Around 22 percent turnout in Bengal polls’ fourth phase

polls (IANS) Nearly 22 percent turnout was recorded in the first two hours after polling began in 49 constituencies spread over two districts – Howrah and North 24 Parganas – bordering Kolkata in phase four of the West Bengal assembly elections on Monday.

“Till 9.00 a.m., 21.87 percent turnout was recorded, with 22.63 percent in North 24 Parganas and 20.34 percent in Howrah,” said an Election Commission (EC) official.

While the EC claimed the polls to be peaceful so far, the BJP and the Congress alleged false voting in some of the booths.

BJP’s Roopa Ganguly contesting from Howrah North alleged false voting in one of the booths and also faced angry protests from alleged Trinamool Congress activists.

Her rival from the Trinamool, retired international cricketer Laxmi Ratan Shukla, denied the charges and claimed polling was peaceful in the constituency.

North 24 Parganas, a part of which falls under the world’s largest mangrove forests – the Sundarbans – has 33 constituencies. The remaining 16 are in Howrah.

Over 1.08 crore (1,08,16,942) voters across 12,481 polling stations, including 27 auxiliary booths, are eligible to decide the fate of 345 candidates – 40 of them female – between 7.00 a.m. and 6.00 p.m.

The Election Commission has used 14,353 electronic voting machines (EVM) and 680 Voter Verified Paper Audit Trail (VVPAT).

A total of 672 companies of central forces and 23,000 state police personnel have been deployed, in addition to other measures, to ensure free and fair polls in the two districts, considered volatile in view of their history of political clashes and poll-related disturbances in past elections.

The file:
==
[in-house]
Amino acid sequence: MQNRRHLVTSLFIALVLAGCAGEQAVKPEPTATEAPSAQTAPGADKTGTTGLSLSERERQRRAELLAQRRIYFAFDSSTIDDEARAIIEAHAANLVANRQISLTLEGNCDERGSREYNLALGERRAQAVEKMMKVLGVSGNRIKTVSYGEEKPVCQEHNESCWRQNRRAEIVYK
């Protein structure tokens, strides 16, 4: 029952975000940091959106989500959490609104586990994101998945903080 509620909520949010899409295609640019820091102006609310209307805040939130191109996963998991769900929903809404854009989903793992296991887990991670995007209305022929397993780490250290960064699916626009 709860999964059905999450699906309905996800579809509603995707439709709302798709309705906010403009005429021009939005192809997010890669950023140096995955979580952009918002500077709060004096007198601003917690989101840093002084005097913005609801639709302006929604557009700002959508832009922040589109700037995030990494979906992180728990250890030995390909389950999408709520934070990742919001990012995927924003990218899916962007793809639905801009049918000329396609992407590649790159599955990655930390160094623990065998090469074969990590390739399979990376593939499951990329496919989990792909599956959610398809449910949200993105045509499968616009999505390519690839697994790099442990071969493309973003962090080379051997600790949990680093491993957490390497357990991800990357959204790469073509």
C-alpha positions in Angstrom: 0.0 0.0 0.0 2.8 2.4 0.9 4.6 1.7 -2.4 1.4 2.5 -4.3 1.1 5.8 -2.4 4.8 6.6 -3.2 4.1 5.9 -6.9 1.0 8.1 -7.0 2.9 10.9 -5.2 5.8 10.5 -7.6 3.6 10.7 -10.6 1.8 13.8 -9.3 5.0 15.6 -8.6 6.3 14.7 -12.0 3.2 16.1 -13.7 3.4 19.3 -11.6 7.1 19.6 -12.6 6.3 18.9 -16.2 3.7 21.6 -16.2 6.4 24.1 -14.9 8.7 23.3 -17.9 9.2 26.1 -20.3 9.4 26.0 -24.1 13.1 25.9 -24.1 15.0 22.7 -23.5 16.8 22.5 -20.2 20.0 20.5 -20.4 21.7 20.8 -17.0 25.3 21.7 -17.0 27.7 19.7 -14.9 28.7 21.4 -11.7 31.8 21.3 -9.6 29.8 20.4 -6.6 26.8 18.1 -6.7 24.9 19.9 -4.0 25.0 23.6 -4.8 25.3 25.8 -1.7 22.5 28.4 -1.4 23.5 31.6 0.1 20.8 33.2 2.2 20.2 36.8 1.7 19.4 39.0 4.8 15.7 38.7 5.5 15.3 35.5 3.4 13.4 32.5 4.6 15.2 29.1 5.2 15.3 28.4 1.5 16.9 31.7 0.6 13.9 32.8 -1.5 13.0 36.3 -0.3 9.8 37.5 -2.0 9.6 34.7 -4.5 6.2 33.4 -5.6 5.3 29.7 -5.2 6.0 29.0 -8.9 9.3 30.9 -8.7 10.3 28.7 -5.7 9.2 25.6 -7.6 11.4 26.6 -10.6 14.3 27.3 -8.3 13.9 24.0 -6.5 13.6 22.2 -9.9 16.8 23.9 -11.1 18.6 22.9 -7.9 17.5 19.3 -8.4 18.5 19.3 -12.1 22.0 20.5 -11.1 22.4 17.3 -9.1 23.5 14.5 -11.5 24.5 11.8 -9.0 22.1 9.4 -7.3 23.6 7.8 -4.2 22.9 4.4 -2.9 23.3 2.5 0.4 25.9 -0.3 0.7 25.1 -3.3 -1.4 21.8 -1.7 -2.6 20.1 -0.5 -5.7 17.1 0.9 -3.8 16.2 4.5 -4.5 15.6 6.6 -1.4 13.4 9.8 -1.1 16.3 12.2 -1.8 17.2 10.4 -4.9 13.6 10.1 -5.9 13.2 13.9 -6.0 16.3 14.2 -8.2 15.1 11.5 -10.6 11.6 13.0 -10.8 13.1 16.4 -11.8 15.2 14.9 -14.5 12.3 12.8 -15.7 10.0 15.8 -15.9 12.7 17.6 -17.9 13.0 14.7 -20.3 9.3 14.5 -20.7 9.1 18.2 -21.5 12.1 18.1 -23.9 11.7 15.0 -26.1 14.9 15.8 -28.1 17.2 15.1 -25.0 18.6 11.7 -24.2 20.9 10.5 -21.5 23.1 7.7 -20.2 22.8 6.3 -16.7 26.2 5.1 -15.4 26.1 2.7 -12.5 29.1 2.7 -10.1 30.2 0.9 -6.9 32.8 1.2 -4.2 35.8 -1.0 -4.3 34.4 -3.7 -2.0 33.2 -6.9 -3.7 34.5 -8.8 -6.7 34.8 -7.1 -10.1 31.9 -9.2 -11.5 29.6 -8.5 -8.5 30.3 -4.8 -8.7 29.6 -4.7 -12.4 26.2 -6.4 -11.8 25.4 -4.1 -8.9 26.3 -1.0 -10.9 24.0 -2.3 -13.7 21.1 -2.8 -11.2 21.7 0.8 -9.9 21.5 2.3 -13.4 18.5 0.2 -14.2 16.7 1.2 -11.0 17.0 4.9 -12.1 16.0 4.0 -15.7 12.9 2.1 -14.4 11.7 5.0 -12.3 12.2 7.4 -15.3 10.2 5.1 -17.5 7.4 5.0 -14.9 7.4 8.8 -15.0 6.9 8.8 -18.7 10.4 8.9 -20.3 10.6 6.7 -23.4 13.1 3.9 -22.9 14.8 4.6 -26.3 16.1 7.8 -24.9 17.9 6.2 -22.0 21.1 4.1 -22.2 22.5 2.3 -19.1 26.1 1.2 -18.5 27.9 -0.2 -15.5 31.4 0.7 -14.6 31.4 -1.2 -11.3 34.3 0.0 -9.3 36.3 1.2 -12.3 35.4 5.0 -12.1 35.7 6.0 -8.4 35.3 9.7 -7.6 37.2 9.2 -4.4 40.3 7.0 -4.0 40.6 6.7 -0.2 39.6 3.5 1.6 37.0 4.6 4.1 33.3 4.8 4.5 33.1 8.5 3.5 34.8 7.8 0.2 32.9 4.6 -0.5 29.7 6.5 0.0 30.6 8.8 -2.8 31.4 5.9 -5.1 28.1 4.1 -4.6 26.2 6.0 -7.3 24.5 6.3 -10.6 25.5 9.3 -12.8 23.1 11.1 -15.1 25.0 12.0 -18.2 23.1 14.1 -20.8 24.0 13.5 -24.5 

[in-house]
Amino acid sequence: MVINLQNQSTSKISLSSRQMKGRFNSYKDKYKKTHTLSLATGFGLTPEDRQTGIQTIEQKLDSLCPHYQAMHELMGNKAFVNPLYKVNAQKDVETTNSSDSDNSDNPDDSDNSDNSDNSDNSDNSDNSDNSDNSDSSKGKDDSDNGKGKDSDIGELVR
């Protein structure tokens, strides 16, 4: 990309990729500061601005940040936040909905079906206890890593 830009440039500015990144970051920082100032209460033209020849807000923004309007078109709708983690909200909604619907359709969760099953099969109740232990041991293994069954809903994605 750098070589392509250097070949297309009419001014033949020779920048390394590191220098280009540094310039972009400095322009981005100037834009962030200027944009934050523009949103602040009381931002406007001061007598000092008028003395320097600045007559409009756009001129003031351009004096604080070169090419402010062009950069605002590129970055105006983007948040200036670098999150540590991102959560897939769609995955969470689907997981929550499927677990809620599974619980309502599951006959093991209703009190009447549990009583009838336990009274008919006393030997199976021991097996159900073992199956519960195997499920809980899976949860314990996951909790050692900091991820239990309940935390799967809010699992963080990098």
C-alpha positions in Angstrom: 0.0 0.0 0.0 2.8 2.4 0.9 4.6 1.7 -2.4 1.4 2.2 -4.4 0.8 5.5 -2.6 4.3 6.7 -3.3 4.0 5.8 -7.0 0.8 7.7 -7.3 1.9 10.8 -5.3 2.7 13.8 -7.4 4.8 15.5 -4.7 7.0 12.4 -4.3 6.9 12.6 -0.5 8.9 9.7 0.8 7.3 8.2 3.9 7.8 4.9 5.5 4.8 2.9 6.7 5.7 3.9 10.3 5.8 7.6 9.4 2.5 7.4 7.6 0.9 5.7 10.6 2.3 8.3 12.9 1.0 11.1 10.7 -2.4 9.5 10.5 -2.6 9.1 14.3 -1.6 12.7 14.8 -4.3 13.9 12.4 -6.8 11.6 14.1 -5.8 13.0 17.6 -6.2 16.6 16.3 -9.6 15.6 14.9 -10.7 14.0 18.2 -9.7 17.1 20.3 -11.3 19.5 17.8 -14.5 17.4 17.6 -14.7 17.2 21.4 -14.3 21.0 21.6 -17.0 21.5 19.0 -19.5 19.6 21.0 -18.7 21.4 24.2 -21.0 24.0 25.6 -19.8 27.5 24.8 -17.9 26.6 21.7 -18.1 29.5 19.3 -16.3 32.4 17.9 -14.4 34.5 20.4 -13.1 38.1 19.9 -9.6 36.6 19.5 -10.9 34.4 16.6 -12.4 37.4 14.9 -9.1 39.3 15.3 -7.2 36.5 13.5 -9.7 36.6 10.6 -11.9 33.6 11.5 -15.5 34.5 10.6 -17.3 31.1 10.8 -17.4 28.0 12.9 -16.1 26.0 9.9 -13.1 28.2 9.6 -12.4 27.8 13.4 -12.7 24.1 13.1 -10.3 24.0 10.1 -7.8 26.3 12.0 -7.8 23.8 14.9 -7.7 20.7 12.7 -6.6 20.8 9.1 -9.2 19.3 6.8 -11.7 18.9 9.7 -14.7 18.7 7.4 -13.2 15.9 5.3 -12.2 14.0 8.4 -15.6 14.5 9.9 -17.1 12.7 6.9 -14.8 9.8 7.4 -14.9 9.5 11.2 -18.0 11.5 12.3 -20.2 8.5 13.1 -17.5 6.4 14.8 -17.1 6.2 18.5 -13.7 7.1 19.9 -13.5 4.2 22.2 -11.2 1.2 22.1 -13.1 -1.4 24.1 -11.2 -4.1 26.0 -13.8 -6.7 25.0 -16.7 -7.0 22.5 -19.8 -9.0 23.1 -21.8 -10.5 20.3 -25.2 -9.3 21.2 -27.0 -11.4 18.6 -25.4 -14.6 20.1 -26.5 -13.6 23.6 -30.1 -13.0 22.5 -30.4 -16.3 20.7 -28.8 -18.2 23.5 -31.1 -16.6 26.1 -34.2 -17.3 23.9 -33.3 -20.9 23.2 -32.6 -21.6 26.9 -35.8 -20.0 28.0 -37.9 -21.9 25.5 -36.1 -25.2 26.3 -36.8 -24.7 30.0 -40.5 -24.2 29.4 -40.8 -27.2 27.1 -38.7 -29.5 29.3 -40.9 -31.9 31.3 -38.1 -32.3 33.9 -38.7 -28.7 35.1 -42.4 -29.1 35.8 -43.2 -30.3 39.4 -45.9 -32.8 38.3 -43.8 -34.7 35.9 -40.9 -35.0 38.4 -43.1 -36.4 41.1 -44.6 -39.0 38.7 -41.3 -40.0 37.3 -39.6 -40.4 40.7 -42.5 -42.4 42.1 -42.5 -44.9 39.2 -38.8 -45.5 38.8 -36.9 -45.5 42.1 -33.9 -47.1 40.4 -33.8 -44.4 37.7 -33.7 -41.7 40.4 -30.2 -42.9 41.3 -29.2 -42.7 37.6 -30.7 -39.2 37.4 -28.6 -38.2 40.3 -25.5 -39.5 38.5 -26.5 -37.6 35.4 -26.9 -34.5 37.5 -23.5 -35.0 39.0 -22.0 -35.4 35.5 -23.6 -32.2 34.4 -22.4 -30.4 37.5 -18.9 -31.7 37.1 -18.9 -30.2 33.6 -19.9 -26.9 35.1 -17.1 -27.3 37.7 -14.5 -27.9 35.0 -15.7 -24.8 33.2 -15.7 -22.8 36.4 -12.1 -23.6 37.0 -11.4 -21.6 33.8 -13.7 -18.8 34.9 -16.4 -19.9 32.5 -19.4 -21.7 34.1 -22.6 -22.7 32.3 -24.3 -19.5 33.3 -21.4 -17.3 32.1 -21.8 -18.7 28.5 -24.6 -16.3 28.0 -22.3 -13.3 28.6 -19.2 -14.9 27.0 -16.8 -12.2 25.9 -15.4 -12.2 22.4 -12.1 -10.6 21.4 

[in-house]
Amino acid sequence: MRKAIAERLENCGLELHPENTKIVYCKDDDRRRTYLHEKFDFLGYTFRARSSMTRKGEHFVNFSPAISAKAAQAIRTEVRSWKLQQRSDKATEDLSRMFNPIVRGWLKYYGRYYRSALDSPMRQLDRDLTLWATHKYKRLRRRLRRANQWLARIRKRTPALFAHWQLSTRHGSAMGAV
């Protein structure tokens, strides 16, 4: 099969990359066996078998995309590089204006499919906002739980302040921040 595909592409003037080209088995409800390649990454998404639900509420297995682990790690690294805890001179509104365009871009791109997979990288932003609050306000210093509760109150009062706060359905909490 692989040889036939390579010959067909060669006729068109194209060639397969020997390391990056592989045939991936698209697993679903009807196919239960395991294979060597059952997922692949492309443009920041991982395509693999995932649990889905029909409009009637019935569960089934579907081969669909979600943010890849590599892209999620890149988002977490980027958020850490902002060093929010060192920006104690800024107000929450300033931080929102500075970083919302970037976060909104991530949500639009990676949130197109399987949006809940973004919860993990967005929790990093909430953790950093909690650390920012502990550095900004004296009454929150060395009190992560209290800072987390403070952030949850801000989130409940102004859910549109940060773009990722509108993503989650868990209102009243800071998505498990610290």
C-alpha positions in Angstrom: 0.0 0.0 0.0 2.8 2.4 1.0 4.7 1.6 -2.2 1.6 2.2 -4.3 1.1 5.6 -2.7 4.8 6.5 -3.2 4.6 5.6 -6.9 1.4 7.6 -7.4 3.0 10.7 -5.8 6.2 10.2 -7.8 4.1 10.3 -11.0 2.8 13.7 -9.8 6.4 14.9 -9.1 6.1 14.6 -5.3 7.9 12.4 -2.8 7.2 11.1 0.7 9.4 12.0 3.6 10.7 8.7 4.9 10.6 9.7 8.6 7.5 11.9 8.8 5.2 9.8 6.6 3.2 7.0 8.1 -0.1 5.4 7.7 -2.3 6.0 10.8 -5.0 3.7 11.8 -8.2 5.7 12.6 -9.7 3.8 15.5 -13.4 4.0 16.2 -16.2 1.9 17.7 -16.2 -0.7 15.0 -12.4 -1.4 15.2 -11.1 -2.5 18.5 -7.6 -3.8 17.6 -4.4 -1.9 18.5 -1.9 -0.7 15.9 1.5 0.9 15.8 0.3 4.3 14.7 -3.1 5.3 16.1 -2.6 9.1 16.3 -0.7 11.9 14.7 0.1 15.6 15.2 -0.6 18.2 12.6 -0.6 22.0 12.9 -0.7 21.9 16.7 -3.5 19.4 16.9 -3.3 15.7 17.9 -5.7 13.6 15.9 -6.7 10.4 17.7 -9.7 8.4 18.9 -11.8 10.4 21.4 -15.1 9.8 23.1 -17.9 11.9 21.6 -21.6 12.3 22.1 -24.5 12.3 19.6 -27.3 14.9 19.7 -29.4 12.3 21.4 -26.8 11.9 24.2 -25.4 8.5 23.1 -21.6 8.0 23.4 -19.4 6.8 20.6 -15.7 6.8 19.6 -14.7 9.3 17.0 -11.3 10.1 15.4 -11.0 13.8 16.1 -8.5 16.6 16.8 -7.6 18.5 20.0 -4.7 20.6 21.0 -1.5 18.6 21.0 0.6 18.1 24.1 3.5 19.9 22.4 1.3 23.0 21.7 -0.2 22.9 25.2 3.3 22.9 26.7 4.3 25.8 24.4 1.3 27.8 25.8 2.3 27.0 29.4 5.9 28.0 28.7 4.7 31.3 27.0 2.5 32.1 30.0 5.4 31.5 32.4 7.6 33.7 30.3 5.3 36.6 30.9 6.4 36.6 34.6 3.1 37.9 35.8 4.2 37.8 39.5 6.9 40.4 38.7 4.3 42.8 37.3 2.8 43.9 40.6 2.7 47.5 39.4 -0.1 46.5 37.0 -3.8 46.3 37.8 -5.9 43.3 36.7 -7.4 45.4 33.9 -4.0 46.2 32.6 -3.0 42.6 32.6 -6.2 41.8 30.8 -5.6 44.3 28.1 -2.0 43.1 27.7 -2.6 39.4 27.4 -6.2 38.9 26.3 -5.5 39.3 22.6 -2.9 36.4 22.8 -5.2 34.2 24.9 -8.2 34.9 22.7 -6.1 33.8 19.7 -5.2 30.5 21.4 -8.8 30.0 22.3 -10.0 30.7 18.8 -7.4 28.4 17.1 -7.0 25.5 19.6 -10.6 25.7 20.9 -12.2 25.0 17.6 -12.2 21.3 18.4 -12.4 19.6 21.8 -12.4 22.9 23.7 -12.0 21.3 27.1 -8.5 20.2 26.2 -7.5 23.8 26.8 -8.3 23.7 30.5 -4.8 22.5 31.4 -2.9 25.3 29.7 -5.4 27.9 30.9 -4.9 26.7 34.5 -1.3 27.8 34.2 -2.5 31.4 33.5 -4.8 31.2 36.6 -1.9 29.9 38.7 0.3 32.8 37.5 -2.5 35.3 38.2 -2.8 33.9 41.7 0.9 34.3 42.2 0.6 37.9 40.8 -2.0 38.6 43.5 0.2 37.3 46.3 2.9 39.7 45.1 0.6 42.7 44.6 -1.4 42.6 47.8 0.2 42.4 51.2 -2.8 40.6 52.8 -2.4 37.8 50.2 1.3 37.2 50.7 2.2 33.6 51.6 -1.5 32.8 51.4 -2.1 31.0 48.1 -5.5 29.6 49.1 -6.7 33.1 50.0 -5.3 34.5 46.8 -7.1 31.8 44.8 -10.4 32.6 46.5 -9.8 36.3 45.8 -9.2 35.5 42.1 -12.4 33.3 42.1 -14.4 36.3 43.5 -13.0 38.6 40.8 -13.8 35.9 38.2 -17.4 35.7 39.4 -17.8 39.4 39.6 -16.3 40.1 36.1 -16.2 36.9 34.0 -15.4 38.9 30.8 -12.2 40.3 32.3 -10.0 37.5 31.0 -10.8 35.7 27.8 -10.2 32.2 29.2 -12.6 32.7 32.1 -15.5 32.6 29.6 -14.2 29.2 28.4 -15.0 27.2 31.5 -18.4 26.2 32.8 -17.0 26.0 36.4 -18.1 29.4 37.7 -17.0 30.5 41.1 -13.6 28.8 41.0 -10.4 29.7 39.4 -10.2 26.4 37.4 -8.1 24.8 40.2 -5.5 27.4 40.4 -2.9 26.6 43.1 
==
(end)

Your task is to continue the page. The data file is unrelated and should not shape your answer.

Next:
In the Sundarbans region, equipped with ham radio operations to solar lights, officials have gone the extra mile to ensure the electorate gets a chance to exercise their voting rights.

In the 2011 assembly polls, the Trinamool – then an ally of the Congress – had bagged 43 of the 49 seats. The Congress had got two, the Left Front spearhead Communist Party of India-Marxist three and the Communist Party of India one.

The Trinamool and the Bharatiya Janata Party are in fray in all the constituencies. The Left Front constituents and the Congress are contesting 46 seats, leaving one seat to Janata Dal-United, besides backing two independents.

Khardah in North 24 Parganas district is yet again witnessing a battle between two economists – state finance, industries and information technology minister Amit Mitra of the Trinamool and Asim Dasgupta of the CPI-M.

In Bidhannagar, that includes the posh Salt Lake, an abode of celebrities, top administrative and police officials, and well-heeled professionals, the Congress has nominated renowned lawyer Arunava Ghosh, who is taking on sitting legislator Sujit Bose of the Trinamool.

Another constituency hogging the limelight is Kamarhati, from where Saradha scam accused Madam Mitra, now in custody, is in the race on a Trinamool ticket.

Among major candidates are a number of state ministers and BJP’s only sitting legislator Samik Bhattacharya.

The Trinamool has given nomination to former India footballer Dipendu Biswas (Basirhat South), and late Board of Control for Cricket in India president Jagmohan Dalmiya’s daughter Baishali Dalmiya (Bally).

Earlier, voters in 167 of the state’s total 294 assembly constituencies exercised their right to franchise on April 4, 11,17 and 21 in the first three phases.

Polling in the, fifth and sixth phases will be held on April 30 and May 5 for 53 and 25 constituencies, respectively.

Medaram Jathara

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